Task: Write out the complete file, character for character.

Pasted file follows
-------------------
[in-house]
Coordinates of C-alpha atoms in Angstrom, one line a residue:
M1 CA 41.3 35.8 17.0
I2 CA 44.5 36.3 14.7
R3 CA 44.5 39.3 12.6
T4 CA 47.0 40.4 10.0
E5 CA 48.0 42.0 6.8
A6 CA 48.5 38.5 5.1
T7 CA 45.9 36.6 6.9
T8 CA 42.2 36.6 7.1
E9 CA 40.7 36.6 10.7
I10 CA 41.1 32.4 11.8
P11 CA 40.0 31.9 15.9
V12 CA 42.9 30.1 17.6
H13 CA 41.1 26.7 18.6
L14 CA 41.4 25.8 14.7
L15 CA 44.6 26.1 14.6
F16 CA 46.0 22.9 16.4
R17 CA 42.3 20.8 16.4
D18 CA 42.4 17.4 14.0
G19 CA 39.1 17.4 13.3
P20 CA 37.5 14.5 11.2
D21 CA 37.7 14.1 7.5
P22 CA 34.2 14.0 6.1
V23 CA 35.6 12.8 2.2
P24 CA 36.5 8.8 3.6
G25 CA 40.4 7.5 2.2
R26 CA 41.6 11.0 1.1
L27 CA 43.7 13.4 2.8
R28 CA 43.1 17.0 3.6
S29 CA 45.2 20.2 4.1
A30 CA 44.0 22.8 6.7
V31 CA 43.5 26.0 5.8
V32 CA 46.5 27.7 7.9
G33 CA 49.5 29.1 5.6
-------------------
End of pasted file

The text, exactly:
[in-house]
Coordinates of C-alpha atoms in Angstrom, one line a residue:
M1 CA 41.3 35.8 17.0
I2 CA 44.5 36.3 14.7
R3 CA 44.5 39.3 12.6
T4 CA 47.0 40.4 10.0
E5 CA 48.0 42.0 6.8
A6 CA 48.5 38.5 5.1
T7 CA 45.9 36.6 6.9
T8 CA 42.2 36.6 7.1
E9 CA 40.7 36.6 10.7
I10 CA 41.1 32.4 11.8
P11 CA 40.0 31.9 15.9
V12 CA 42.9 30.1 17.6
H13 CA 41.1 26.7 18.6
L14 CA 41.4 25.8 14.7
L15 CA 44.6 26.1 14.6
F16 CA 46.0 22.9 16.4
R17 CA 42.3 20.8 16.4
D18 CA 42.4 17.4 14.0
G19 CA 39.1 17.4 13.3
P20 CA 37.5 14.5 11.2
D21 CA 37.7 14.1 7.5
P22 CA 34.2 14.0 6.1
V23 CA 35.6 12.8 2.2
P24 CA 36.5 8.8 3.6
G25 CA 40.4 7.5 2.2
R26 CA 41.6 11.0 1.1
L27 CA 43.7 13.4 2.8
R28 CA 43.1 17.0 3.6
S29 CA 45.2 20.2 4.1
A30 CA 44.0 22.8 6.7
V31 CA 43.5 26.0 5.8
V32 CA 46.5 27.7 7.9
G33 CA 49.5 29.1 5.6